5

Thirdly, it is necessary to identify the system of law which is tied by the connecting factor found in stage 2 to the issue characterised in stage 1. Sometimes this will present little difficulty, though I suppose that even a marriage may now be celebrated on an international video link. The choice of the proper law of a contract, on the other hand, may be controversial.

6

In an ideal world the answers obtained in these three stages would be the same, in whatever country they were determined. But unfortunately the Conflict rules are by no means the same in all systems of law. In those circumstances a choice of Conflict rule may have to be made. It is clear that, in general, the second and third stages are to be determined by the law of the place where the trial takes place (lex fori). That law must tell one what the connecting factor is for the issue before the court, and what system of law it points to. But the first stage, characterisation of the issue, presents more of a problem. In Dicey and Morris on The Conflict of Laws (12th edn) p.35 there is this passage:

7

"The problem of characterisation has given rise to a voluminous literature, much of it highly theoretical. The consequence is that there are almost as many theories as writers and the theories are for the most part so abstract that, when applied to a given case, they can produce almost any result."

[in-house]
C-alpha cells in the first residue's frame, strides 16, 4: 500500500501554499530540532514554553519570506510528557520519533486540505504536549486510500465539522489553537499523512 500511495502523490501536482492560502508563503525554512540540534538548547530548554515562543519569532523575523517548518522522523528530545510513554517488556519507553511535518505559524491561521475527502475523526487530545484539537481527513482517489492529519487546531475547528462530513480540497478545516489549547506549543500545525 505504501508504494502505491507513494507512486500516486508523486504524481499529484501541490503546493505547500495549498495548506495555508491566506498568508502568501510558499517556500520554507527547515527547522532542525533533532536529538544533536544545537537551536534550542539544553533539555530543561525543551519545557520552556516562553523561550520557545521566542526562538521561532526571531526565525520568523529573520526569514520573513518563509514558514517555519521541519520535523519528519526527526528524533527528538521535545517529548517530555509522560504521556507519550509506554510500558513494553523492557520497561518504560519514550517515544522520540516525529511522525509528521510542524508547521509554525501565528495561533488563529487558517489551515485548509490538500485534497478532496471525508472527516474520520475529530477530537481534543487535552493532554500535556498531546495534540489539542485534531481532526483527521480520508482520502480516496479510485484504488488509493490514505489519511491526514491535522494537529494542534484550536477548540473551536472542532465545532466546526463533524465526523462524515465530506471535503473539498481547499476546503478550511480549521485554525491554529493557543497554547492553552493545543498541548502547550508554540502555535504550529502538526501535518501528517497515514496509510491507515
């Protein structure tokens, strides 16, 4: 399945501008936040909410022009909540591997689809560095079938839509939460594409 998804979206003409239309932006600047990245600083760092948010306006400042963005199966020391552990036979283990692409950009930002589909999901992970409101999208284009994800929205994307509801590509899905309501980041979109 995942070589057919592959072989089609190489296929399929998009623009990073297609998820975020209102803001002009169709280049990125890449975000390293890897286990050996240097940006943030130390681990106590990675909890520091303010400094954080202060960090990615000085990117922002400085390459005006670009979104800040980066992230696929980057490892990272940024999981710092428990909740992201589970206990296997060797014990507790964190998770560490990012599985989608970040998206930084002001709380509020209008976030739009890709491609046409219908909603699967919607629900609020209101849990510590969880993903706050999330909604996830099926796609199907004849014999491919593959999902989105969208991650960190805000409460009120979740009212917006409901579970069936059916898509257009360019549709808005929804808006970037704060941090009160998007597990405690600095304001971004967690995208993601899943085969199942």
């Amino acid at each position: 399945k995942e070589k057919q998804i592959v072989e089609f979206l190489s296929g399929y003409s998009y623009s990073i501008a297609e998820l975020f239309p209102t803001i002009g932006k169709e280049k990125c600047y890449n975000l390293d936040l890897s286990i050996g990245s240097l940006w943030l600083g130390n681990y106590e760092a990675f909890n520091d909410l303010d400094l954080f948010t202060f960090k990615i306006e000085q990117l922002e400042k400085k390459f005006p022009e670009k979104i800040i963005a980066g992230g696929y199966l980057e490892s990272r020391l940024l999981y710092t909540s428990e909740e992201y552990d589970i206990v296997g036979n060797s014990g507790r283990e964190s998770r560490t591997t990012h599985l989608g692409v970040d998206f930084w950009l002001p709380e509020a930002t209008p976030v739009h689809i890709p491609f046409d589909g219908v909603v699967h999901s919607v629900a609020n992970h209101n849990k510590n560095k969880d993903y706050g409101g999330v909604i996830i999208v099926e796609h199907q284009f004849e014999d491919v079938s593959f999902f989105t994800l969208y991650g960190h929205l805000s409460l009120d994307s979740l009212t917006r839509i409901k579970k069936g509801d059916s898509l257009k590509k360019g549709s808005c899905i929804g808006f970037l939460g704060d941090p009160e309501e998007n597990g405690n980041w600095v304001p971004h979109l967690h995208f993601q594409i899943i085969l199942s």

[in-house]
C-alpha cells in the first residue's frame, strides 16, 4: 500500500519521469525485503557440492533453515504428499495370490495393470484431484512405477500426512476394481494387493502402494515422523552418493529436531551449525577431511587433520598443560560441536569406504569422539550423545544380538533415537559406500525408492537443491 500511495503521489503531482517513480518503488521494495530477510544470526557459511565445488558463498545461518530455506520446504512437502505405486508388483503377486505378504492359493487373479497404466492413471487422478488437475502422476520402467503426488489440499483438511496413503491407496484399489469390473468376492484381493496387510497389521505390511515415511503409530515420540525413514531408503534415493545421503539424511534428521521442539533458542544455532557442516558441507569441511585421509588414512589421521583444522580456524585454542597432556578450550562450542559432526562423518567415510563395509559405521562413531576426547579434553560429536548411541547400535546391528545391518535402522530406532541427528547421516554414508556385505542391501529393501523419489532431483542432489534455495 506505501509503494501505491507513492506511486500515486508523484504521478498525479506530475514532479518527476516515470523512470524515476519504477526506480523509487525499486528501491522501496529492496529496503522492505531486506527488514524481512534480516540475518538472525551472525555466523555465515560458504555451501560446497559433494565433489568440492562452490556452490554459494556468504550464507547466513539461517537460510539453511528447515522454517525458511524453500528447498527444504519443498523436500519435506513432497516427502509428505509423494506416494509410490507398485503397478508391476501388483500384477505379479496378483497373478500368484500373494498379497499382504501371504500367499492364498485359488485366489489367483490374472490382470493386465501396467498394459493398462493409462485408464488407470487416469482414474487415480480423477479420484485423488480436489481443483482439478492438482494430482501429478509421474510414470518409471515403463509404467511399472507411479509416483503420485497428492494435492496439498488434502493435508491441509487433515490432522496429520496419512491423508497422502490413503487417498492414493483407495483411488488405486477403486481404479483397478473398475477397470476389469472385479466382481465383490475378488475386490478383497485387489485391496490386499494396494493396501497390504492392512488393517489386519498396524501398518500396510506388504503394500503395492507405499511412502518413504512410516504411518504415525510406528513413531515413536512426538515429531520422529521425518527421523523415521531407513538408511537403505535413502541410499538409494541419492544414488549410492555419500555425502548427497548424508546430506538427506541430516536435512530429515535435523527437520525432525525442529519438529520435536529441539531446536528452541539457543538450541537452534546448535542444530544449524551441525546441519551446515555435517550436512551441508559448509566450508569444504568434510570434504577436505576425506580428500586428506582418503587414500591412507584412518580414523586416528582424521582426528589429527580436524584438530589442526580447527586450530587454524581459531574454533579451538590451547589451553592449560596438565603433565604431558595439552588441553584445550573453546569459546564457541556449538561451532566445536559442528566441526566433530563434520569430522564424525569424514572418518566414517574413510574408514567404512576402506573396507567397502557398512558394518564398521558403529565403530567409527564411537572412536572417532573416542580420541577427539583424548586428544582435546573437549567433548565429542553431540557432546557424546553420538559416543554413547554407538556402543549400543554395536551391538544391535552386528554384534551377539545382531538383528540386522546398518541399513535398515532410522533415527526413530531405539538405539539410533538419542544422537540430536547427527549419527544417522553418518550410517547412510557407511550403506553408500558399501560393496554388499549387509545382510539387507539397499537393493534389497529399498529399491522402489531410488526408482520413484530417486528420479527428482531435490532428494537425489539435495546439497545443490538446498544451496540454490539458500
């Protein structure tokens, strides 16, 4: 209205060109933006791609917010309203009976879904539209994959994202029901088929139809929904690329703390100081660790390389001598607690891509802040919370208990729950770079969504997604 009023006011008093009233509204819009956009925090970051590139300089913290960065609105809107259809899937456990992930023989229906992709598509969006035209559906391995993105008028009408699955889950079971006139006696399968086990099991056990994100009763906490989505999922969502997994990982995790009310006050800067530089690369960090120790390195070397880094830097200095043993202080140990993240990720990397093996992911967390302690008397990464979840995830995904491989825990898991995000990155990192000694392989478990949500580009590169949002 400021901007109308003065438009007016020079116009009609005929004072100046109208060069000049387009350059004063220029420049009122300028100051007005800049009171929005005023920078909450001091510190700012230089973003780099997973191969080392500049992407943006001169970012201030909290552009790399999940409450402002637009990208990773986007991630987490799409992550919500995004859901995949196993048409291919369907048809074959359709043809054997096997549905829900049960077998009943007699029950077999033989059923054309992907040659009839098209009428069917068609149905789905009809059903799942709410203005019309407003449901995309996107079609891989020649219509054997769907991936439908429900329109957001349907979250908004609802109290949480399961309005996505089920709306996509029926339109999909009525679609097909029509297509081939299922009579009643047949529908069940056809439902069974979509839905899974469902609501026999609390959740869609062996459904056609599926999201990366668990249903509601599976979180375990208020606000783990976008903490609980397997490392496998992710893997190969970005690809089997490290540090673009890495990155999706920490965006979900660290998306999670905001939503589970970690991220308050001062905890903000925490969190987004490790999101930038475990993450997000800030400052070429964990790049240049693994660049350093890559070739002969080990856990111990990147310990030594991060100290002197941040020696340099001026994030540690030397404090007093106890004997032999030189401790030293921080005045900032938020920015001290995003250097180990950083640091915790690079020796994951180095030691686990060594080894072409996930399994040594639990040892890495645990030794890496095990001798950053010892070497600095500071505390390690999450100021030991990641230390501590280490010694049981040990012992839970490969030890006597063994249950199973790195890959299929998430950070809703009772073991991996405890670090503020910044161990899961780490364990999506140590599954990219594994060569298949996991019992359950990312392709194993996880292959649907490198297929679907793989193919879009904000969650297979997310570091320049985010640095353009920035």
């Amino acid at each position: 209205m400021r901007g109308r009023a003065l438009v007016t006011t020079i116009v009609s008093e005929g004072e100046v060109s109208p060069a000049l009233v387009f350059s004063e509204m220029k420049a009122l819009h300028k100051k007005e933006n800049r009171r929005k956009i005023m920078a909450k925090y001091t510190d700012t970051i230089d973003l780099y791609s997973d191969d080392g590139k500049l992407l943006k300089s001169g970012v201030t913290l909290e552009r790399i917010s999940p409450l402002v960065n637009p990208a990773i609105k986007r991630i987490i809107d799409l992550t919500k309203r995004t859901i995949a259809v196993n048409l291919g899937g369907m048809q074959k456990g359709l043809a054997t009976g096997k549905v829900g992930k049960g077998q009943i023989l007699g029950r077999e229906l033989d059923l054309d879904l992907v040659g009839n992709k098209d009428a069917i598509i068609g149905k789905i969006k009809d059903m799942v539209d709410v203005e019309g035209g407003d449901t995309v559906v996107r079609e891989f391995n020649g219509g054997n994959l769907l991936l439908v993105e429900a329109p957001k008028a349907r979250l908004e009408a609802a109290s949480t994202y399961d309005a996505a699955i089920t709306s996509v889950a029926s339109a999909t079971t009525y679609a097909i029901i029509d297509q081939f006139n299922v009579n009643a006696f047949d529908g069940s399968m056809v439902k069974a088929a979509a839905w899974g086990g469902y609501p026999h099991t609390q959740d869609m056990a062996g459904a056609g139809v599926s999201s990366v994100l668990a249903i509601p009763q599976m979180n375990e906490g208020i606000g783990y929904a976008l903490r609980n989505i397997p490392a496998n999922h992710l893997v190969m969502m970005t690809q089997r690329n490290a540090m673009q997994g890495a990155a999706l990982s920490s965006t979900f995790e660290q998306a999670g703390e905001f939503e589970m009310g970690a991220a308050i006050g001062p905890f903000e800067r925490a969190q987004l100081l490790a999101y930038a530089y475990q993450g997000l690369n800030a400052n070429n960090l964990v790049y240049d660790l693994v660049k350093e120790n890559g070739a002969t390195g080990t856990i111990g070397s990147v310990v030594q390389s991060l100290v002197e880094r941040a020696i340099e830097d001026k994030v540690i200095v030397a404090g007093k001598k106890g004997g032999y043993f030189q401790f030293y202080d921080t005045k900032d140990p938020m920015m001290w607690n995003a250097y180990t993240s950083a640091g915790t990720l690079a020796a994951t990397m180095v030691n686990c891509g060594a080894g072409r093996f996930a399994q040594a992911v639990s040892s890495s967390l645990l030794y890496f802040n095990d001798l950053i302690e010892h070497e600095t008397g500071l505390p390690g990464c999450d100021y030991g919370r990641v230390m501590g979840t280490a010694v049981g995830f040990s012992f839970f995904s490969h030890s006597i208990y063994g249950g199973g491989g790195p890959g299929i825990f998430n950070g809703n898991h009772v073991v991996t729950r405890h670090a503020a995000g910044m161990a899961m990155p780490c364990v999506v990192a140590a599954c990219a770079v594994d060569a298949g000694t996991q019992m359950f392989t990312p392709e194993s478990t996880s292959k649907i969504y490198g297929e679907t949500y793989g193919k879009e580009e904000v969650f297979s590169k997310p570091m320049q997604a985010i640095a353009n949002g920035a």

8

Fortunately the next sentence reads:

9

"They appear to have had almost no influence on the practice of the courts in England."

10

The authors conclude (p.44):

11

"The way the court should proceed is to consider the rationale of the English conflict rule and the purpose of the rule of substantive law to be characterised. On this basis, it can decide whether the conflict rule should be regarded as covering the rule of substantive law. In some cases the court might conclude that the rule of substantive law should not be regarded as falling within either of the two potentially applicable conflict rules. In this situation a new conflict rule should be created."

12

Later (p.47):

13

"… the way lies open for the courts to seek commonsense solutions based on practical considerations."

14